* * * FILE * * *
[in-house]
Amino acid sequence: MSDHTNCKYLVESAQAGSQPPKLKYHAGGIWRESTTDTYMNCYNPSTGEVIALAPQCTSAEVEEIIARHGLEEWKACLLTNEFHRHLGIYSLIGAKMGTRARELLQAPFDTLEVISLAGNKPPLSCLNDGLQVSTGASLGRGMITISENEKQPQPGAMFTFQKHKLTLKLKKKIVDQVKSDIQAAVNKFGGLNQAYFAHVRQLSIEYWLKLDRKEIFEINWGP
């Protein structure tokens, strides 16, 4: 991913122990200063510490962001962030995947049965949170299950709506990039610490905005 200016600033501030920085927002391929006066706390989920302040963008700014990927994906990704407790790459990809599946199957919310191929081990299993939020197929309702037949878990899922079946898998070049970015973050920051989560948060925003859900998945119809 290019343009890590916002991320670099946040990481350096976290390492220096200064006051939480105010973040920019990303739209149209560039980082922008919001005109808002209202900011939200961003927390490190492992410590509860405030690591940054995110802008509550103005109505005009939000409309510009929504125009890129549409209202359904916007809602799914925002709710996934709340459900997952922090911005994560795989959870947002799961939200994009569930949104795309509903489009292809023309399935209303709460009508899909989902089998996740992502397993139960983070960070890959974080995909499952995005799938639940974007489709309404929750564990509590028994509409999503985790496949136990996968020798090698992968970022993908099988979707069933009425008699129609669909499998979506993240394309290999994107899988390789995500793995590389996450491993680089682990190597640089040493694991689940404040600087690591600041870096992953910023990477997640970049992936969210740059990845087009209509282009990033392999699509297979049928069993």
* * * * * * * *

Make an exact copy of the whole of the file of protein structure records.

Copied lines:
[in-house]
Amino acid sequence: MSDHTNCKYLVESAQAGSQPPKLKYHAGGIWRESTTDTYMNCYNPSTGEVIALAPQCTSAEVEEIIARHGLEEWKACLLTNEFHRHLGIYSLIGAKMGTRARELLQAPFDTLEVISLAGNKPPLSCLNDGLQVSTGASLGRGMITISENEKQPQPGAMFTFQKHKLTLKLKKKIVDQVKSDIQAAVNKFGGLNQAYFAHVRQLSIEYWLKLDRKEIFEINWGP
């Protein structure tokens, strides 16, 4: 991913122990200063510490962001962030995947049965949170299950709506990039610490905005 200016600033501030920085927002391929006066706390989920302040963008700014990927994906990704407790790459990809599946199957919310191929081990299993939020197929309702037949878990899922079946898998070049970015973050920051989560948060925003859900998945119809 290019343009890590916002991320670099946040990481350096976290390492220096200064006051939480105010973040920019990303739209149209560039980082922008919001005109808002209202900011939200961003927390490190492992410590509860405030690591940054995110802008509550103005109505005009939000409309510009929504125009890129549409209202359904916007809602799914925002709710996934709340459900997952922090911005994560795989959870947002799961939200994009569930949104795309509903489009292809023309399935209303709460009508899909989902089998996740992502397993139960983070960070890959974080995909499952995005799938639940974007489709309404929750564990509590028994509409999503985790496949136990996968020798090698992968970022993908099988979707069933009425008699129609669909499998979506993240394309290999994107899988390789995500793995590389996450491993680089682990190597640089040493694991689940404040600087690591600041870096992953910023990477997640970049992936969210740059990845087009209509282009990033392999699509297979049928069993």